I am afraid that the author of this article on medical ethics [BCMJ 2010;52(2):92-94] seems a little confused. It seems that she argues against legalization of euthanasia by looking at the ethical implications within the scope of “competence, autonomy, and beneficence.”
In her article she seems to “prove” that (1) competence is irrelevant because it cannot be proven, (2) autonomy in euthanasia cannot exist because the patient is not intelligent enough to come to the right conclusion without consulting a physician, and (3) despite the aim to reduce suffering via euthanasia, it is not a beneficent act but always a malicious one because those who aid the patient always do so to benefit only themselves.
Ms Ko may have learned a lesson from television advertisers who know that if you shout a message loud enough and long enough, people will believe it no matter how utterly illogical it may be.
Considering that her argument rests on the idea that physicians cannot be trusted to evaluate and gravely judge a patient’s decision to end his or her life in what is the ultimate fiduciary act; it is ironic that she writes, “However, whether such profound trust can be placed in any group of professionals is another question.” No, that is actually “the” question of her article.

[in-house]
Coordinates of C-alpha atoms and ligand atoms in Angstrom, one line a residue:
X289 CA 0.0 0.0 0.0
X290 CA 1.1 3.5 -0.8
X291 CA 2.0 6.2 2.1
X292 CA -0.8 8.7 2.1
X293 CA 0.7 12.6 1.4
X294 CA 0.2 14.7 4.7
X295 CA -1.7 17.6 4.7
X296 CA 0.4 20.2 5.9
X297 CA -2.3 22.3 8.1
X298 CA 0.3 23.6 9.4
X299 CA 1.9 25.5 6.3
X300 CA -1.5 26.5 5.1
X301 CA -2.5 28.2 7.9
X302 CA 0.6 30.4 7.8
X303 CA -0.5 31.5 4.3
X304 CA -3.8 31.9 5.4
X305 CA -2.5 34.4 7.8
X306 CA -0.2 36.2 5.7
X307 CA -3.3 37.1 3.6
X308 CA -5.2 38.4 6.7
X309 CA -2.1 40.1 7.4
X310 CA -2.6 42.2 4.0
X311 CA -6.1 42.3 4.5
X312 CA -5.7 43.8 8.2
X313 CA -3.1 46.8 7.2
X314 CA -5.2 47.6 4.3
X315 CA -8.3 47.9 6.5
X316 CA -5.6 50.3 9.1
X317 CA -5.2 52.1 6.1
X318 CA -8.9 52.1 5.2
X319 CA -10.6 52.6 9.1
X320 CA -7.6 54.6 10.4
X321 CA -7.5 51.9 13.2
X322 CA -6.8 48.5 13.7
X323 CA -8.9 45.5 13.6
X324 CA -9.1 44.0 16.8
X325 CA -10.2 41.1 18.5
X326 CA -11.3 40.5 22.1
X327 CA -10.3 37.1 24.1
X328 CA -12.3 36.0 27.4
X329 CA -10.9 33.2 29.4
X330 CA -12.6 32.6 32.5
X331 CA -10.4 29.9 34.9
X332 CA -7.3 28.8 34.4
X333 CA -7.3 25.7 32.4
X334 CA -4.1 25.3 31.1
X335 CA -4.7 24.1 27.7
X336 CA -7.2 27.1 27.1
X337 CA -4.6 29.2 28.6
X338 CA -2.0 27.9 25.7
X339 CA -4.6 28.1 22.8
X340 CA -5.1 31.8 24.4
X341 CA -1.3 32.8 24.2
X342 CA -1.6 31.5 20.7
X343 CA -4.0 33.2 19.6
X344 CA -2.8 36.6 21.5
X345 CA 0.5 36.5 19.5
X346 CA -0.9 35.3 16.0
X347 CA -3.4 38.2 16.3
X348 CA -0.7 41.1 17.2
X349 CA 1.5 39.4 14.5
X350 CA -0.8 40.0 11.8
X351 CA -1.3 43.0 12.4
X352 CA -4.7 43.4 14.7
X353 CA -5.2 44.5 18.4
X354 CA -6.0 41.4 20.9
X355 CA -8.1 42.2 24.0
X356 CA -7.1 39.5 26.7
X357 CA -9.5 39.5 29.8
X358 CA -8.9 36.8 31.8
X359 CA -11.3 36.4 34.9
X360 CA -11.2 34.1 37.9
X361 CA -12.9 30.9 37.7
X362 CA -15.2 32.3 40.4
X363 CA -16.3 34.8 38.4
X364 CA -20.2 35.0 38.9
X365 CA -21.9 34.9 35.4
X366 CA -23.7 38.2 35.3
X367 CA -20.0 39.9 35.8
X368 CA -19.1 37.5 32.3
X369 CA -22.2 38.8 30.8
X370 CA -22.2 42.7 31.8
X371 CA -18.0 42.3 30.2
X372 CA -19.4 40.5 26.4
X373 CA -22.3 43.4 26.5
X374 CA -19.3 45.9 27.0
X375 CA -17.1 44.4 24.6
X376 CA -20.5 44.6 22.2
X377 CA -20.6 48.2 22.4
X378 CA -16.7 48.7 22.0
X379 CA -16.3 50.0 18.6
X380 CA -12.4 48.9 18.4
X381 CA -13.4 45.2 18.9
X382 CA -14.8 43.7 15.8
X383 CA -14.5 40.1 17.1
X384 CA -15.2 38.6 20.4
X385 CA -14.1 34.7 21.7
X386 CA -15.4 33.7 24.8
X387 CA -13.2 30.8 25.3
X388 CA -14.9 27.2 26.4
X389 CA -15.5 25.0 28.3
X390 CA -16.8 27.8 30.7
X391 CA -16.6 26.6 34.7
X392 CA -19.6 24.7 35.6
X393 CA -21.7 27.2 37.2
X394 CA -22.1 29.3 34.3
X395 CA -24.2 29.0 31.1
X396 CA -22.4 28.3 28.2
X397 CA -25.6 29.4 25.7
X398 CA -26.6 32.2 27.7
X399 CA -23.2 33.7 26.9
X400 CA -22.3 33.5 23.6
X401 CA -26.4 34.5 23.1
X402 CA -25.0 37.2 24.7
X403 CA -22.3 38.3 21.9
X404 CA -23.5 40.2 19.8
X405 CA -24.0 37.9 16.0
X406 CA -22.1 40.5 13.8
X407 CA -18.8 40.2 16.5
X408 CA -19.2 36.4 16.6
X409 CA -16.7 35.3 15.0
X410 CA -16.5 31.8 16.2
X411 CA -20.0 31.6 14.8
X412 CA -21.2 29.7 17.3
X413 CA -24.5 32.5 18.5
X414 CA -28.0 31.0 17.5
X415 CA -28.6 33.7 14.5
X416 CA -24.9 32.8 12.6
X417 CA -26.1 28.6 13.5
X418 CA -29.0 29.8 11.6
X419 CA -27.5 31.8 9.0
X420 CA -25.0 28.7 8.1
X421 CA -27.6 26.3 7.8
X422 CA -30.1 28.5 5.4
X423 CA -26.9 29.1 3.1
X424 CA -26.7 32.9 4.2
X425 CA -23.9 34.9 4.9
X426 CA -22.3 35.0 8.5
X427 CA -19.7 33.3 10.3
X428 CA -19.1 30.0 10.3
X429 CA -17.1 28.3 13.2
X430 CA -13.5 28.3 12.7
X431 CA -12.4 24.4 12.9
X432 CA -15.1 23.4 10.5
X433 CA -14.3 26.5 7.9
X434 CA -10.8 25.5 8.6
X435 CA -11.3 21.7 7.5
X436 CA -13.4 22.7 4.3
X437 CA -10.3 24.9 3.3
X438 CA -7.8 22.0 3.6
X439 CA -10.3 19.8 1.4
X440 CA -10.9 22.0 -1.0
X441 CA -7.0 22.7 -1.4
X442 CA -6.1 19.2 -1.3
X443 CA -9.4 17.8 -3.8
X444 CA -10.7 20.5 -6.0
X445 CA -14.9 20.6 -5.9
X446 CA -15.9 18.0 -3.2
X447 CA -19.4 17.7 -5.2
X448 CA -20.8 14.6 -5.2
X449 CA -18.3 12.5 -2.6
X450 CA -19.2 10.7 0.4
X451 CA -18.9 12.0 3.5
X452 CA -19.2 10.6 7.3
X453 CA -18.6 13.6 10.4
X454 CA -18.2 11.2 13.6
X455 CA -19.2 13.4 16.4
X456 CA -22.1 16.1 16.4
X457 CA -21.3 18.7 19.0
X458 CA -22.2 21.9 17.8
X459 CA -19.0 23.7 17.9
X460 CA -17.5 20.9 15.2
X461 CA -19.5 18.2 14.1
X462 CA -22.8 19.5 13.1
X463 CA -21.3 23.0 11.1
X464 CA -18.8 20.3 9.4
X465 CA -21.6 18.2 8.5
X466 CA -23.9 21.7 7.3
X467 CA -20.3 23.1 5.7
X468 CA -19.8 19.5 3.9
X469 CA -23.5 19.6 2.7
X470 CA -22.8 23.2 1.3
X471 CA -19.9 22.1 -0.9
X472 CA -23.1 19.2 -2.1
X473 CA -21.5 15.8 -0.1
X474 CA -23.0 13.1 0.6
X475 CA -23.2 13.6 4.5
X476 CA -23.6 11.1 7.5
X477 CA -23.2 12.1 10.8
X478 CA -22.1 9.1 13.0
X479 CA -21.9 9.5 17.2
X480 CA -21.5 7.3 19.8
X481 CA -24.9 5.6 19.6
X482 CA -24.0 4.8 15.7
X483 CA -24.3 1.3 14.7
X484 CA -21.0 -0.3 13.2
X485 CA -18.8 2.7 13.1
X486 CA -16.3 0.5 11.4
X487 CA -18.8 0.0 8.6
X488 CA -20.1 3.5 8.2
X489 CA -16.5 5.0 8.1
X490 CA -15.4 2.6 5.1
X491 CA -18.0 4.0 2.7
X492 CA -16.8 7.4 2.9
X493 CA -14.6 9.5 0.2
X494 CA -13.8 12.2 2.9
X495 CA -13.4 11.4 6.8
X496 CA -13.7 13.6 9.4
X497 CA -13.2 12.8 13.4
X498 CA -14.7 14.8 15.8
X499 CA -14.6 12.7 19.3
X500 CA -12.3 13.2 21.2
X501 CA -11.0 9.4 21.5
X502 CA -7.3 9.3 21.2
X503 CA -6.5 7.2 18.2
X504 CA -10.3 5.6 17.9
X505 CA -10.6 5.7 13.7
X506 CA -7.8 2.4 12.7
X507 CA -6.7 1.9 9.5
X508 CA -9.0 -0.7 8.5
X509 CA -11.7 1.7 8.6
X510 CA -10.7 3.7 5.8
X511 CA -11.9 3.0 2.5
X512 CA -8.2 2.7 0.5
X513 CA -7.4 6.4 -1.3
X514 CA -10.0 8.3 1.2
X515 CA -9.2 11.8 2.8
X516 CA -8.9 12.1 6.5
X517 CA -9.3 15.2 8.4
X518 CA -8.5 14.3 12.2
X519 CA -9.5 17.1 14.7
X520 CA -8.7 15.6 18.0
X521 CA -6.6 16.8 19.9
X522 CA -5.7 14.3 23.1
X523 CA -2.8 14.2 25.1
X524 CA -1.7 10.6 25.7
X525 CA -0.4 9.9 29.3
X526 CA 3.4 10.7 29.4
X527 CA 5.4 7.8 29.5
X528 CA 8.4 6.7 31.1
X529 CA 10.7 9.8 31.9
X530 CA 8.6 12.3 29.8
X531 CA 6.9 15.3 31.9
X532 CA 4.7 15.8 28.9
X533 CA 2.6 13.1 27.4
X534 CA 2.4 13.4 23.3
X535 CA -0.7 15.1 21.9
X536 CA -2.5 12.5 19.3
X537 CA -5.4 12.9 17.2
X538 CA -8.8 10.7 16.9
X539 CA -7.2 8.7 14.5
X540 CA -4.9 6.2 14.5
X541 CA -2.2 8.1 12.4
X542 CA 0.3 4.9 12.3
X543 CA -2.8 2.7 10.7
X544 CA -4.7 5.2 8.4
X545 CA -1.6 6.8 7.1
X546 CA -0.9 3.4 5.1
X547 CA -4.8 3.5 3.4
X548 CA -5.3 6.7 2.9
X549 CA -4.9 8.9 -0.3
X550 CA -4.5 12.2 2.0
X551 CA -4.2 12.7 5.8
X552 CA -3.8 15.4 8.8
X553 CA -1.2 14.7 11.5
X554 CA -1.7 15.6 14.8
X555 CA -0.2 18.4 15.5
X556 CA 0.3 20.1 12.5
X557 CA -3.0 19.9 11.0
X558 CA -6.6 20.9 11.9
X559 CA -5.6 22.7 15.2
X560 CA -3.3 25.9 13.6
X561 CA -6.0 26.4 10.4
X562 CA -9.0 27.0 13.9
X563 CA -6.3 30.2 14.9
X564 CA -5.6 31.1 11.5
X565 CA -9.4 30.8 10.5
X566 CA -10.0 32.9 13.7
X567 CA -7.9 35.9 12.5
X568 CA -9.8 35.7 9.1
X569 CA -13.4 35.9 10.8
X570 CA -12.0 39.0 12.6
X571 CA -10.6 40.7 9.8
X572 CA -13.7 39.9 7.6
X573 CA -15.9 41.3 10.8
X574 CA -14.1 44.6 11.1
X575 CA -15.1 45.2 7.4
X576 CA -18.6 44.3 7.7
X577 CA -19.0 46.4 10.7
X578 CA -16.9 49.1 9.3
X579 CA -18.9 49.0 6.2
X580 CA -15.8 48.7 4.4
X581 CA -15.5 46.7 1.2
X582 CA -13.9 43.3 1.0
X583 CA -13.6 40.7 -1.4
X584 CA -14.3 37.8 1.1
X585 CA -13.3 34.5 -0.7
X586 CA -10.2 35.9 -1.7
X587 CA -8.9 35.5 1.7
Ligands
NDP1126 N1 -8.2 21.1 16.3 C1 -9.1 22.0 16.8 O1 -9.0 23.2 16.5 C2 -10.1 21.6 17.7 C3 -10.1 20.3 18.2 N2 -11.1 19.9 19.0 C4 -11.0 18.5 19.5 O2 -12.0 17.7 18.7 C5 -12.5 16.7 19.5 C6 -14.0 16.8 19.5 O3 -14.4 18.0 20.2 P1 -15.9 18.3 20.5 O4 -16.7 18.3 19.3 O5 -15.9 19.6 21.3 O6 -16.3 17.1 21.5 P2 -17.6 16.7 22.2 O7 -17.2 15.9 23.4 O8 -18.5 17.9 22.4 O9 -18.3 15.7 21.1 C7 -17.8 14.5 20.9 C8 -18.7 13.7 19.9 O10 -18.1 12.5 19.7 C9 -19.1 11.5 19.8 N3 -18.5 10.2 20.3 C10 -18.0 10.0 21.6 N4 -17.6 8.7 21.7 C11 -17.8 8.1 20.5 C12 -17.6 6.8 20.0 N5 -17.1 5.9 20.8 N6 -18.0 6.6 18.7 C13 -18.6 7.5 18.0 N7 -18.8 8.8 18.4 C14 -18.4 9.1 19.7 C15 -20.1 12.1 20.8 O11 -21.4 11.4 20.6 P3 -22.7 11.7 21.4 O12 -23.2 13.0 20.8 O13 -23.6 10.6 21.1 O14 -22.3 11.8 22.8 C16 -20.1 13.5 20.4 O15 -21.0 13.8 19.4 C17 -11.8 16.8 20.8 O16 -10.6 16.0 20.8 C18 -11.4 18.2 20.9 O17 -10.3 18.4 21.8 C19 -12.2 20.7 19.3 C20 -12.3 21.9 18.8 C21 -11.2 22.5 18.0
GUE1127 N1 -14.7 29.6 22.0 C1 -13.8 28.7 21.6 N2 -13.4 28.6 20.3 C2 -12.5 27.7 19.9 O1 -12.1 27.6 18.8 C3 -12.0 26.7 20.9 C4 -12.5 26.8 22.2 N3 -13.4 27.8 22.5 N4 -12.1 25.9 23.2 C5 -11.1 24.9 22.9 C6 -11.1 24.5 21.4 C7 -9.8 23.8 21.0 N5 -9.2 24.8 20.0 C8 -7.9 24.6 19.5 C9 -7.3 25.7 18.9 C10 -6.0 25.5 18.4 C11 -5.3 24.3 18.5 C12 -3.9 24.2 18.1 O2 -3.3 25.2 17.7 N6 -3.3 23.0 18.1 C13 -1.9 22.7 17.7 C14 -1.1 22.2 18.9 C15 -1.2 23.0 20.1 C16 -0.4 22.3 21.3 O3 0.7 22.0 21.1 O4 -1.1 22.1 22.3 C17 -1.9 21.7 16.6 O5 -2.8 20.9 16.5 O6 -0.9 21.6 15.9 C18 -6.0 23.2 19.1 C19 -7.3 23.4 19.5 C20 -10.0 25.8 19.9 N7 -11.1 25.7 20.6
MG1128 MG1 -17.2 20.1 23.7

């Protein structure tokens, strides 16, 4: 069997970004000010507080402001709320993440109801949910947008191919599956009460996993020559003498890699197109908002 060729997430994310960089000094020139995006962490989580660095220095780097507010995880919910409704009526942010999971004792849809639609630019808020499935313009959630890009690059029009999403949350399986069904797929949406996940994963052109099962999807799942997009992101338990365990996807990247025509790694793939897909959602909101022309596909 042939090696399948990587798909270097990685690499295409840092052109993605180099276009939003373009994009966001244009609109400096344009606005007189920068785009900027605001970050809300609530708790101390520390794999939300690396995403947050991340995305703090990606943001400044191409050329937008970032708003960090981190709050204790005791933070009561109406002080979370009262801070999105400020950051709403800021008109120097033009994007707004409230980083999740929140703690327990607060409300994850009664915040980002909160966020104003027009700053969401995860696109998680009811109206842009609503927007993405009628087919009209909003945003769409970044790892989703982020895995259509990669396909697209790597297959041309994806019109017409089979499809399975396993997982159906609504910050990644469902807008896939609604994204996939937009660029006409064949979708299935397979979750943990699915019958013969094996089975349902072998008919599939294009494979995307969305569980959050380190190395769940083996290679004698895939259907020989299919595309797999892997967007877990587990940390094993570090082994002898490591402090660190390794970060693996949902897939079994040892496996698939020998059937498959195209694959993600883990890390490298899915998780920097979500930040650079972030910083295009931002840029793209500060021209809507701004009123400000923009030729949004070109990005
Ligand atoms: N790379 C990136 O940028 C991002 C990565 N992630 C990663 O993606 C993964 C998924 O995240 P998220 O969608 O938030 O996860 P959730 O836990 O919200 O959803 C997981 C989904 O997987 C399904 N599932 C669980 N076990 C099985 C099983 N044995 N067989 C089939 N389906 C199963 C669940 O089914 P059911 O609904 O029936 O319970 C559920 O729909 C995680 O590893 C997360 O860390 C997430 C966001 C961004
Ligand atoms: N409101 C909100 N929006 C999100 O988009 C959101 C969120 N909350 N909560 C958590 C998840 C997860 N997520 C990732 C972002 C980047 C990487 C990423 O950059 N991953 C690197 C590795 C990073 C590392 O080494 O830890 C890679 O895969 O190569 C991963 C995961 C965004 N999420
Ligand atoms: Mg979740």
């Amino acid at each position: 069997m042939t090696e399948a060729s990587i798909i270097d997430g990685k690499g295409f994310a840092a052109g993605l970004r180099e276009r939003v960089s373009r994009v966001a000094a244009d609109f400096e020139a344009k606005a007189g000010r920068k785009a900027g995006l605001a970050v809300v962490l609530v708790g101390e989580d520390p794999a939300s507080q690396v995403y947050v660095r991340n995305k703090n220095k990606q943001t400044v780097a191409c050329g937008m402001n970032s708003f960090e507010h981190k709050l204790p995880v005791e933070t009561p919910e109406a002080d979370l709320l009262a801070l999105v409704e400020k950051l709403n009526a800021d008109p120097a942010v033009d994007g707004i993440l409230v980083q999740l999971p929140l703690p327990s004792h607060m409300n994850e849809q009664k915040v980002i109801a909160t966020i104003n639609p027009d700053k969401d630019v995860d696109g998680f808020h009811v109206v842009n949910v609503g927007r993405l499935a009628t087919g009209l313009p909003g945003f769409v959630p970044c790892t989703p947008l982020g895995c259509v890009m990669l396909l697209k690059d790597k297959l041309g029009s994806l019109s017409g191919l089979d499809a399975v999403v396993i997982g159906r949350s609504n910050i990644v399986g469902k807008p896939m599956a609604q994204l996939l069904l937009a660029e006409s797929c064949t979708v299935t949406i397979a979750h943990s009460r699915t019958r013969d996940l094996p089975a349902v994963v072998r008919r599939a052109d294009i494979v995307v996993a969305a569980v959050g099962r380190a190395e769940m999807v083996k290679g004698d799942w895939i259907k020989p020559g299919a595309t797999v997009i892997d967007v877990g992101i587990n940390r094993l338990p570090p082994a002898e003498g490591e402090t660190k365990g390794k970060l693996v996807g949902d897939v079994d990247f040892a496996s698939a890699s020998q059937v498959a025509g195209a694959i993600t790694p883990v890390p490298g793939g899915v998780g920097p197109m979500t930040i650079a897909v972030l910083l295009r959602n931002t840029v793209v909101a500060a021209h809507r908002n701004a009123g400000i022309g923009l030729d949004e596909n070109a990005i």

Finally, one gets tired of the sloppy slippery slope argument used near the end of the article. This is always trotted out by the opponents of change, no matter how beneficial that change might be.
While legal decisions are not always logical I think it behooves us to conform to careful and rational arguments when looking at issues of an ethical nature.
—Ari Giligson, MD
Above is the information needed to cite this article in your paper or presentation. The International Committee
of Medical Journal Editors (ICMJE) recommends the following citation style, which is the now nearly universally
accepted citation style for scientific papers:
Halpern SD, Ubel PA, Caplan AL, Marion DW, Palmer AM, Schiding JK, et al. Solid-organ transplantation in HIV-infected patients. N Engl J Med. 2002;347:284-7.
About the ICMJE and citation styles
The ICMJE is small group of editors of general medical journals who first met informally in Vancouver, British Columbia, in 1978 to establish guidelines for the format of manuscripts submitted to their journals. The group became known as the Vancouver Group. Its requirements for manuscripts, including formats for bibliographic references developed by the U.S. National Library of Medicine (NLM), were first published in 1979. The Vancouver Group expanded and evolved into the International Committee of Medical Journal Editors (ICMJE), which meets annually. The ICMJE created the Recommendations for the Conduct, Reporting, Editing, and Publication of Scholarly Work in Medical Journals to help authors and editors create and distribute accurate, clear, easily accessible reports of biomedical studies.
An alternate version of ICMJE style is to additionally list the month an issue number, but since most journals use continuous pagination, the shorter form provides sufficient information to locate the reference. The NLM now lists all authors.
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For more information on the ICMJE Recommendations for the Conduct, Reporting, Editing, and Publication of Scholarly Work in Medical Journals, visit www.icmje.org